Skip to Content

Get a FREE assessment of your rental property. Start here!

Get a FREE assessment of your rental property. Start here!

A Comprehensive Guide for First-Time Apartment Hunters

Young Woman Apartment Hunting on Her PhoneIf you’re thinking about renting your first Homestead apartment, you may be equally excited and nervous. It makes sense to feel this way: at the end of the day, there are several things to figure out, from finding the right place to makes perfect sense you can afford it and everything in between. Make apartment hunting easier by preparing some important things ahead of time. By following these easy steps now, you may be able to find and rent your first apartment like a pro in no time.

Crunch the Numbers

Prior you start your apartment search, you need to find out how much you can afford. To do this, you’ll need to create a monthly budget that shows all of your income and expenses. Then you can calculate how much rent you can afford. A good guideline is to keep your apartment rent at about 30% of your income after taxes. Make an estimation about the exact dollar amount. Now take a look at your budget. Do you have enough money left over after your other expenses to cover that amount? If not, you may need to take some extra steps before you’re ready to start apartment hunting.

Look Beyond the Rent

Figuring out how much monthly rent you can afford is an excellent first step, but there are other costs involved that you need to be ready for. In most instances, you will need to pay a security deposit upfront along with the first month’s rent. The amount of this security deposit will vary, but it is frequently the same amount as the rental payment.

There may even be other deposits and fees, including credit check fees, utility deposits, and extra costs. Plus, you’ll need to find out if utilities are included in the rent or if you will be responsible for paying for your own. Internet, cable, electricity, gas, water, and trash disposal are all common utilities that you’ll need to have enough money to get set up if they aren’t included in the rent. To make it easier, you could think of it this way: you’ll want to have at least 2 – 3 months of rental payments saved up to guarantee that you have what you need to get into your first apartment.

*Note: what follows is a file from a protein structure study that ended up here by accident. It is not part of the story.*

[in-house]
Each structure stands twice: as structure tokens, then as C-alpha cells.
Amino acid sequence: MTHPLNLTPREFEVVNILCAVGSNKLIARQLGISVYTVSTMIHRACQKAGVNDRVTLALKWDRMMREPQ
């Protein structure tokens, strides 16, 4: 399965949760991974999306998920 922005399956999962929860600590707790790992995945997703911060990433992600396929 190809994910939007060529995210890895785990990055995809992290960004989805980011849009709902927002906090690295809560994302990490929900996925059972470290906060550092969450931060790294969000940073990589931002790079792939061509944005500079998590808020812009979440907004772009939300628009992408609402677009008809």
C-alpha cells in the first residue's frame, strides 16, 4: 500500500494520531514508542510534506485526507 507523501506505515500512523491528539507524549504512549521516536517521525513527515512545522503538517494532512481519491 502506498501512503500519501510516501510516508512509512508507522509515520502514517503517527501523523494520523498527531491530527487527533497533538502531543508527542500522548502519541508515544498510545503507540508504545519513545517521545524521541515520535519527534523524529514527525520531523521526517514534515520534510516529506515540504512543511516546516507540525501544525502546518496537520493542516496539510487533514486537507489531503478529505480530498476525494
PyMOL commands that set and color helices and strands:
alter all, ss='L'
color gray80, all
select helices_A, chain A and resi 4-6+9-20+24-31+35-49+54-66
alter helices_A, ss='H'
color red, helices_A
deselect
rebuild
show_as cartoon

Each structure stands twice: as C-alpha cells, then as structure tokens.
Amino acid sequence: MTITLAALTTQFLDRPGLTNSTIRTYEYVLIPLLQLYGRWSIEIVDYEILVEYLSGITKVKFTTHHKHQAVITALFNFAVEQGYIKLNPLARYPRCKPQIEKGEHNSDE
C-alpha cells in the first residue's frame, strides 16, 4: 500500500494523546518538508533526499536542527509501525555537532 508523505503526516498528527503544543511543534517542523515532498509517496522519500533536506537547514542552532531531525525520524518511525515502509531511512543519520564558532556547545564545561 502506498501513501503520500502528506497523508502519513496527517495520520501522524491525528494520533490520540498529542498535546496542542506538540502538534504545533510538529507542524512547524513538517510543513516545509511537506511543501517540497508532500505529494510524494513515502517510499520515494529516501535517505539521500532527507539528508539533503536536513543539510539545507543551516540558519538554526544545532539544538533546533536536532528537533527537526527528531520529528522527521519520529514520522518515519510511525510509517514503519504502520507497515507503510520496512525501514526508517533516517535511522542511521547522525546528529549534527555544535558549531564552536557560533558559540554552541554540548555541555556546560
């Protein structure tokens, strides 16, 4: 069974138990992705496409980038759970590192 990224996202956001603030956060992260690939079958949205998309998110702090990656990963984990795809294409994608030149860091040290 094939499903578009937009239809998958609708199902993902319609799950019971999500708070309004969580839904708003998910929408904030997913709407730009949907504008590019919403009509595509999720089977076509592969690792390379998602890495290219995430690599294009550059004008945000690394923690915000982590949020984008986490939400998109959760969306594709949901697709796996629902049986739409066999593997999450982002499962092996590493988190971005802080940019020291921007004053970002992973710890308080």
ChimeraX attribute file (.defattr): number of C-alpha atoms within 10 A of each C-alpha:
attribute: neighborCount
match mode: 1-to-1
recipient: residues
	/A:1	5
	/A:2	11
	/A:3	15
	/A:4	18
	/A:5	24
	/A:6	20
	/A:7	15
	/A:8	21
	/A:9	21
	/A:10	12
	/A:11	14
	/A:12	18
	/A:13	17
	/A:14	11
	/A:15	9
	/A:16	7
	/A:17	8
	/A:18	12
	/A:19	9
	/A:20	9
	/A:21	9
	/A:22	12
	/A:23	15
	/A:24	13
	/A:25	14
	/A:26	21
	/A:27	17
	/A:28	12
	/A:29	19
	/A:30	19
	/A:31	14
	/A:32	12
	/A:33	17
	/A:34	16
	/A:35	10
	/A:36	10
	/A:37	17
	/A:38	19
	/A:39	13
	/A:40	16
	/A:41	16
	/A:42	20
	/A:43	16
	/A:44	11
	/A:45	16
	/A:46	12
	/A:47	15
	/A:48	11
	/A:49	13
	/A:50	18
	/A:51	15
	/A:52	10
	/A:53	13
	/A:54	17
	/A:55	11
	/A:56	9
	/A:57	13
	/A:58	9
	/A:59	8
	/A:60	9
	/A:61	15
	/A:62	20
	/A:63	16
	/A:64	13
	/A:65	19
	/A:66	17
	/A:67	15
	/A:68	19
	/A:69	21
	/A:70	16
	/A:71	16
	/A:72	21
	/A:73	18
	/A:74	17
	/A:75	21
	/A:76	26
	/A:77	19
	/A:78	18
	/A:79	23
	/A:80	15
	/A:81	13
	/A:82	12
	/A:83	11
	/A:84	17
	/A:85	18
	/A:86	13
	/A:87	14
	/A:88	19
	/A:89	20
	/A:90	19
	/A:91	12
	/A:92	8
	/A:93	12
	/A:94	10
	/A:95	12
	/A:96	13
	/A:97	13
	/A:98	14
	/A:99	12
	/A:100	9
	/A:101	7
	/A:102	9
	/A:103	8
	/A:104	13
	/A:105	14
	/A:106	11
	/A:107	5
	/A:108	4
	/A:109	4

Application Basics

As soon as you’ve got your finances figured out, it’s time to start searching and applying for your first apartment. It’s an excellent idea to have your application materials prepared before you begin so that when you find a place you like, you’re ready to get that application done quickly. To rent an apartment, you’ll need a list of documents and information.

While this list may vary from place to place, it’s a good idea to have the following ready:

  • Your last two pay stubs or a bank statement
  • Social security number
  • Driver’s license or state ID
  • Credit report
  • Contact information for at least two references

Read the Lease

While you’re going through the rental process, carefully read through all of your lease documents – and that includes the fine print. A lease is a binding legal contract, which means that once you sign it, you will be on the hook for everything that’s in it. Have a clear understanding of your responsibilities, what your landlord will provide, how things like maintenance and repairs will work, and so on. Likewise, check that the rental payment amount, security deposit amount, and other numbers are correct.

Lastly, check for any unusual or unexpected rules or clauses to guarantee that you are comfortable following the rules stated in the lease. If you have clarifications about anything you find in your lease, make sure to ask someone you trust. In fact, the more you know about the apartment, the neighborhood, and your landlord before you rent from them, the better off you will be.

 

Are you looking for your first rental home in Homestead? Contact us online today or call us at 305-930-7867.

We are pledged to the letter and spirit of U.S. policy for the achievement of equal housing opportunity throughout the Nation. See Equal Housing Opportunity Statement for more information.